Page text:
On our way down the Northumberland coast we stopped off at a few lovely spots, calling in at Druridge Bay. Yet again the butterflies didn't disappoint. We spotted 4 Small Skippers Thymelicus sylvestris, a widespread butterfly, I think its a female as it lacks the male's distinctive black wing mark.
Amonst the dunes an abundance of Cinnabar moth caterpillars, the larval foodplant is Ragwort and caterpillars fed communally on their foodplant. I spotted a few Cinnabar on my last visit to Druridge Bay.
The larvae need long grasses on which to pupate and produce a papery yellow cocoon.
On the walk to the hide at Druridge Pools. I was delighted to come across my first Fritillary.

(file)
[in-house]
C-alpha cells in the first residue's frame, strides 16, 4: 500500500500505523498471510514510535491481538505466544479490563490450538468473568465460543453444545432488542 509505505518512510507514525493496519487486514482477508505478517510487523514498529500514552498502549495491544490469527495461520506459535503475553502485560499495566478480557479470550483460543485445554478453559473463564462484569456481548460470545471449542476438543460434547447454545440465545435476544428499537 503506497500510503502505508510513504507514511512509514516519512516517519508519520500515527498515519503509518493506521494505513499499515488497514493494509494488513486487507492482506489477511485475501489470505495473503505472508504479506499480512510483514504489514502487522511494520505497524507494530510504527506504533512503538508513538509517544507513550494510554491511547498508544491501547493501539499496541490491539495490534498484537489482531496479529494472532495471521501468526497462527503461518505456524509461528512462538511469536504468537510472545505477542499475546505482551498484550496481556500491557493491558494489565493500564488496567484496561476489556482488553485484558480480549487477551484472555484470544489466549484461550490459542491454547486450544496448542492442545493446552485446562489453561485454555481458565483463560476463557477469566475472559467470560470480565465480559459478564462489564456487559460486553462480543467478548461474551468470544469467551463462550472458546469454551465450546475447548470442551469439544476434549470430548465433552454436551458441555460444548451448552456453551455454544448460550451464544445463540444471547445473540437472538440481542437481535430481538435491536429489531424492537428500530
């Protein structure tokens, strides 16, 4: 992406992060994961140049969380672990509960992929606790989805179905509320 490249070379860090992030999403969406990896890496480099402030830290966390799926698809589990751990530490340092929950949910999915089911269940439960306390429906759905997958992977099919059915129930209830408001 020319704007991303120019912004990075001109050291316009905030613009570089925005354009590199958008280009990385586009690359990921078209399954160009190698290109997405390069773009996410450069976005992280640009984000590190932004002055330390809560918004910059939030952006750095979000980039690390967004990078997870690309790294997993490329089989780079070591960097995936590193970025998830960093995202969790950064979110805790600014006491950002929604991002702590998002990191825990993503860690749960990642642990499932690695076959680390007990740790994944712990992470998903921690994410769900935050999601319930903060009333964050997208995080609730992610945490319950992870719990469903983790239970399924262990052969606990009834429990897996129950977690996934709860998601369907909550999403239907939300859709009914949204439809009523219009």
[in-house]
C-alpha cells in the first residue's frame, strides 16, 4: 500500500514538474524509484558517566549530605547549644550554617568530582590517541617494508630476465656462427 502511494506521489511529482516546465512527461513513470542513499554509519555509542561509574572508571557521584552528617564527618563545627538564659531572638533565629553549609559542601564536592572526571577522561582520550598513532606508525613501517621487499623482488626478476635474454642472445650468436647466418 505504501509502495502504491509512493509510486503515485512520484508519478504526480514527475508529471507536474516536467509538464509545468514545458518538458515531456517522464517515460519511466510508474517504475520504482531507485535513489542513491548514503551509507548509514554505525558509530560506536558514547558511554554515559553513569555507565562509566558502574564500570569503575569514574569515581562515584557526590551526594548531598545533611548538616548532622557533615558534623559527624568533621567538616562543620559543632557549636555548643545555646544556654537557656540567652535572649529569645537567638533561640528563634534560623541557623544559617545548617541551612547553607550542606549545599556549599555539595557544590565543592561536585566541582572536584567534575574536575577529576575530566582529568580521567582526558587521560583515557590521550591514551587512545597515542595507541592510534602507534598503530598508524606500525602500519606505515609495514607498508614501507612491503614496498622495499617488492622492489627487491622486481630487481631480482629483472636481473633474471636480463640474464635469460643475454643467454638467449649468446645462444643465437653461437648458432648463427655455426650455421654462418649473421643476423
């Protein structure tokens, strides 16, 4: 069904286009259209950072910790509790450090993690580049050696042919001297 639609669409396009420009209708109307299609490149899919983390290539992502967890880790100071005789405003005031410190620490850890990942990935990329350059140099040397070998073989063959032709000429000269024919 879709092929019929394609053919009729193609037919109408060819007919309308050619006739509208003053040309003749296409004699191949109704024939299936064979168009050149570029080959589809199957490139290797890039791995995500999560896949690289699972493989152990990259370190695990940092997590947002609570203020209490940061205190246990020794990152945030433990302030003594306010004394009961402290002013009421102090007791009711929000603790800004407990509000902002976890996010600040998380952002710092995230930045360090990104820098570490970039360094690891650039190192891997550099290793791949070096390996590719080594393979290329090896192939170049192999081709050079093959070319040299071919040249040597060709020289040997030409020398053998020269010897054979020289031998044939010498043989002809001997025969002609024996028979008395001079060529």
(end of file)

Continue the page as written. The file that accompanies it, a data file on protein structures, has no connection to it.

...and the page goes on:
I have to admit that I was struggling to identify it until I came across this view of the underwings which I think is Dark Green Fritillary Argynnis aglaja.
Two Green Veined White, I was pleased to capture this one, note how the one on the right has its abdomen raised. A defence mechanism or mating behaviour?
A slug chomps its way through a small cap & stem fungi.
At the end of our wander we spotted this albino rabbit in the dunes. At first we wondered how it managed to survive as it stood out like a sore thumb but maybe it is camouflaged in the sandy dunes. We saw a similar coloured rabbit in the vicinity a couple of months previous.
Down the road at Creswell, Lapwing, Mallards, a pair of Shelduck with two young, Redshank, Curlew, Grey Heron. As a small aircraft flew overhead 40 odd Lapwing took to the sky.